They used to stare into the darkness, always worried about something, these old men I grew up around --- men who had seen combat as early as WWII. To the young men and women, boys and girls, who had not yet known the lives of the elders, nights were as fun as the days, darkness was a change in time, not an emotion.
Often I wonder if those who sent these old men into combat stayed up as late as the service men did when the days turned into sleepless nights. Did they sweat in the factories while coming home to families day in and day out? Did they worry about paychecks and mortgages and about whether or not their children would grow up fighting in another war that promised to be the war to end all wars?
The older women had a look, too, but theirs they hid behind smiles that kept the family together in the worst of times. Their worry never showed except when they didn't know another was looking. Their strength was beyond measure for theirs wasn't just an emotional burden, but a physical one, too, born from a labor of homes kept clean, children kept dressed, and family meals prepared, and more often than not, pursuits denied for reasons women still struggle to overcome today.
Like the older men, older women at gatherings mostly maintained a stature of silence about how bad things could get until the whining of younger generations grew to such a volume their booming voices silenced it. And you could bet when they spoke in this manner, all that bottled up emotion resulted in words that were sharp, sudden, direct, short, and to the point. Usually silence followed such corrections during this time, as the young contemplated their own ignorance.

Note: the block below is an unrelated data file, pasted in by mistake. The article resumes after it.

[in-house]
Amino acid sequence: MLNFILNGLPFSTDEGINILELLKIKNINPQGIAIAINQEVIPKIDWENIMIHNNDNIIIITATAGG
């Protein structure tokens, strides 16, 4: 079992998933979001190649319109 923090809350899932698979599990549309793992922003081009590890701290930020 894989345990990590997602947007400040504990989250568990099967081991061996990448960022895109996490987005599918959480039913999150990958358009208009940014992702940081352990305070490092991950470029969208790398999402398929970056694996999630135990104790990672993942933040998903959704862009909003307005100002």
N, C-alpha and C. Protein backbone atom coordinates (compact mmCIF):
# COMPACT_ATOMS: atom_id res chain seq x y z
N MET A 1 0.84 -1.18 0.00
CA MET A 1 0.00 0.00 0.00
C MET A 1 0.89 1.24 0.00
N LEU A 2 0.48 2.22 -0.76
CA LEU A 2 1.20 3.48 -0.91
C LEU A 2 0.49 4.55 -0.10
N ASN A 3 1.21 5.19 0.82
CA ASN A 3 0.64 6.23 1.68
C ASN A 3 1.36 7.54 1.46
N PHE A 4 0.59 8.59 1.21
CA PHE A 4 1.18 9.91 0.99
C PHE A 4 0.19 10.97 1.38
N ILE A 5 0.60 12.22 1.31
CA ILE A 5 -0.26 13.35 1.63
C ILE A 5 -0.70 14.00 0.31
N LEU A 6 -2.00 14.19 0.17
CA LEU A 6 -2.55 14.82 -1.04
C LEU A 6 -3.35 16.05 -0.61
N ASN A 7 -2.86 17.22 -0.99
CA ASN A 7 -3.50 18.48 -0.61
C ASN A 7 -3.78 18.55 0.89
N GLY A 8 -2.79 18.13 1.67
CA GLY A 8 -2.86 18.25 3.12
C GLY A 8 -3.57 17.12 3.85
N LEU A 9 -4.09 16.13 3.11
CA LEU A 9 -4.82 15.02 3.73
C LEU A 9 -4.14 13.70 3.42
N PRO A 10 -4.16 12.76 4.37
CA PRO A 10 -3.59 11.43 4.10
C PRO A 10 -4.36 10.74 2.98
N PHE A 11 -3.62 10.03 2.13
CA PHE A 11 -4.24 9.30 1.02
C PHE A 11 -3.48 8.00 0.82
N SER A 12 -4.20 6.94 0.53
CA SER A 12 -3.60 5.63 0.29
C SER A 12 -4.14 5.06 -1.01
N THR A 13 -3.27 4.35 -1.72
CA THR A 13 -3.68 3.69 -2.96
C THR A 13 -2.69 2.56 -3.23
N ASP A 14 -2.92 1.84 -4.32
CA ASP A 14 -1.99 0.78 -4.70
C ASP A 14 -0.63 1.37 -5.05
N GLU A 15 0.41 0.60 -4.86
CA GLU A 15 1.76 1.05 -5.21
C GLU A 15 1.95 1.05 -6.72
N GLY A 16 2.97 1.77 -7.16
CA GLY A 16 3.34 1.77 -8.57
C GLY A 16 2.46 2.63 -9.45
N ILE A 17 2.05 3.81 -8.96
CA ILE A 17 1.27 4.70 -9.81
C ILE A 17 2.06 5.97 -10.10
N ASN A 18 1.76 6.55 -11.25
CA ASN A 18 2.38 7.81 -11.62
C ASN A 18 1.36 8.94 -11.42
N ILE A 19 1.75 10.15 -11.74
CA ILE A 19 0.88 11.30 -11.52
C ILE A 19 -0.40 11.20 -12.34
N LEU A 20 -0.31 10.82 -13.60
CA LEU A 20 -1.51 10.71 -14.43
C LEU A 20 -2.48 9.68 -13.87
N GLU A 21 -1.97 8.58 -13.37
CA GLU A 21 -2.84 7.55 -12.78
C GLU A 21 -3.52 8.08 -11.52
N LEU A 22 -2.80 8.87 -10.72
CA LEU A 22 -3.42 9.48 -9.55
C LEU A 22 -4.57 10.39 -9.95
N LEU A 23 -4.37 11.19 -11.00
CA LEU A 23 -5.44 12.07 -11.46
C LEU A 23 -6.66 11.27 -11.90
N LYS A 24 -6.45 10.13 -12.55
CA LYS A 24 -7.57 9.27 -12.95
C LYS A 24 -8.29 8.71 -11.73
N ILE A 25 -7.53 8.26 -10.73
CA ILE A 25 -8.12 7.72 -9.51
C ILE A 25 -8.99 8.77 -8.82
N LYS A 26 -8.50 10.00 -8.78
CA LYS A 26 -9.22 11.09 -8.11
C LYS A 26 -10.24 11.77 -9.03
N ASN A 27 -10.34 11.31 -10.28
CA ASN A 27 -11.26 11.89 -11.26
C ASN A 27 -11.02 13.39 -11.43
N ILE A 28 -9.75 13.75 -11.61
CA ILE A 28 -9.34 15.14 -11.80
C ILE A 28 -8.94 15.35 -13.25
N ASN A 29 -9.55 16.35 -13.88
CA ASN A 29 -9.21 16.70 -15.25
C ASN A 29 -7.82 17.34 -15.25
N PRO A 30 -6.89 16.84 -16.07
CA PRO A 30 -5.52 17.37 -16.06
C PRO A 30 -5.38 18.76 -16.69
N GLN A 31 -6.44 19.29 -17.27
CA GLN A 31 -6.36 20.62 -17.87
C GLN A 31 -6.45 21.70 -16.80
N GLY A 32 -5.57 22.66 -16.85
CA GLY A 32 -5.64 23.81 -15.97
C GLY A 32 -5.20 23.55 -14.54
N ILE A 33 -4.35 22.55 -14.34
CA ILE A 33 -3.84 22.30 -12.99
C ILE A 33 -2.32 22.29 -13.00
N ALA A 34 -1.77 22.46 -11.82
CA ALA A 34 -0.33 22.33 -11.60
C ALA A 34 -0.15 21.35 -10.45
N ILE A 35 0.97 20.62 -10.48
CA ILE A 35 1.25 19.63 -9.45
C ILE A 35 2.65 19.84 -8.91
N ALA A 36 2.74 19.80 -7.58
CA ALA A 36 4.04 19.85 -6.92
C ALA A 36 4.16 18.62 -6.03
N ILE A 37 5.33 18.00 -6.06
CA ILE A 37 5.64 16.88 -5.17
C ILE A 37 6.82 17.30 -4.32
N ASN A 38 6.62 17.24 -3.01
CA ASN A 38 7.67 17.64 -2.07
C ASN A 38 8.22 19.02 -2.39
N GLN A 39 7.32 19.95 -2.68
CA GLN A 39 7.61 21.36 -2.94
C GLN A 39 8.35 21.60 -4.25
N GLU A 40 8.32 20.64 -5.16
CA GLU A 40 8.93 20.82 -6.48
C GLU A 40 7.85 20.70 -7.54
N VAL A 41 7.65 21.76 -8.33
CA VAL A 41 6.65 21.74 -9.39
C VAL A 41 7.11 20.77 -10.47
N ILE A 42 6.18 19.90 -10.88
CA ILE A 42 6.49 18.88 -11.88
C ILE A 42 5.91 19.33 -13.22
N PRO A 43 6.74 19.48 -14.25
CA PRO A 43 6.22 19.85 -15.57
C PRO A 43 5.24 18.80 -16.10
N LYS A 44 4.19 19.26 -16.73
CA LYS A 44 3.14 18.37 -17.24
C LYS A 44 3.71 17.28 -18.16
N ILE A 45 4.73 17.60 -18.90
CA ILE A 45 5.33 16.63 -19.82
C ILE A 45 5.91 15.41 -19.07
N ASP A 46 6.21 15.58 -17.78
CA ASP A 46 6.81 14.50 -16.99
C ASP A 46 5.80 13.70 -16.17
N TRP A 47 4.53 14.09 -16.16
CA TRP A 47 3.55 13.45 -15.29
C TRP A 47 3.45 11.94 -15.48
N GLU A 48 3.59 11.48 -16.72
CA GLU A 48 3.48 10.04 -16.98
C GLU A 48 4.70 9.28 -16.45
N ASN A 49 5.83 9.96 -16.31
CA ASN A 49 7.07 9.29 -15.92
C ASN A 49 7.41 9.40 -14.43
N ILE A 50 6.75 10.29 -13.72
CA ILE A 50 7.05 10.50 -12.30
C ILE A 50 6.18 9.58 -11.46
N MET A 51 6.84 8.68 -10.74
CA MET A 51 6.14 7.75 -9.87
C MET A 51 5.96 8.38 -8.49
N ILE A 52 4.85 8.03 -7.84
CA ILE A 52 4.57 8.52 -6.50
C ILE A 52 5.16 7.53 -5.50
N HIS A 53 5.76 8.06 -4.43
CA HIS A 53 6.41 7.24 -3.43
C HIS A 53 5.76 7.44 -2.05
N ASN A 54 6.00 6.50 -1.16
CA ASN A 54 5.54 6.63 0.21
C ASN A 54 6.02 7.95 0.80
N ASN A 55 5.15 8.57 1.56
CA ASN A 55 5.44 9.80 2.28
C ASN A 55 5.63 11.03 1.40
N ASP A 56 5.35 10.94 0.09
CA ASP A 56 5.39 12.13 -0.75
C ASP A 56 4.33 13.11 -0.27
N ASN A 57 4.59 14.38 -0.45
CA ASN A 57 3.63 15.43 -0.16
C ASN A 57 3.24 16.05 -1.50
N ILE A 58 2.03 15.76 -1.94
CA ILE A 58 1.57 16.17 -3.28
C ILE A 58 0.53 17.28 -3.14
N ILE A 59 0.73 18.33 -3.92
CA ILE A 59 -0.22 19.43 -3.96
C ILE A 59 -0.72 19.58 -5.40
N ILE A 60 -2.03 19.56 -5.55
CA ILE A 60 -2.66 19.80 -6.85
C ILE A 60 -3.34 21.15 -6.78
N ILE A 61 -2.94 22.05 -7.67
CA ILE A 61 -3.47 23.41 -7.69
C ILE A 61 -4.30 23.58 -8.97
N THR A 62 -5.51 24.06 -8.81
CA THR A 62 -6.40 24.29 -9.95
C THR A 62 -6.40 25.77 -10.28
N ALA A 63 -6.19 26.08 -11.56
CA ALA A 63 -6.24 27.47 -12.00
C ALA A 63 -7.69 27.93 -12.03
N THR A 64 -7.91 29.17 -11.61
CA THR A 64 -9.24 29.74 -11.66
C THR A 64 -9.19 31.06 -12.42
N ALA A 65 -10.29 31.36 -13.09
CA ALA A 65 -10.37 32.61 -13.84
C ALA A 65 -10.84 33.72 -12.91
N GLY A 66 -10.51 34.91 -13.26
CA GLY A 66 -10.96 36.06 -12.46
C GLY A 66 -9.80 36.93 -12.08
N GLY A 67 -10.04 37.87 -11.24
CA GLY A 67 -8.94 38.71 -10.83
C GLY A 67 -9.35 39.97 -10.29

When we are young, it is difficult to understand that there are reasons our elders have so many rules. Mostly the rules exist because they know how bad things can get. They've already lived through what happens when things go wrong, when too much fun is had. We live in times that are better thanks to those who came before, those whose voices and actions speak across generations. In this age where anything can be had at just about anytime, I wonder what times will be like for generations unborn. Will the actions of today speak of a world maintained for some beneficial future we can only imagine, or will they speak of excess and exploitation, impermanence and pollution?
Never fall into the trap of thinking that because you can't see it, it isn't there. I can assure you there is more to the darkness than the night.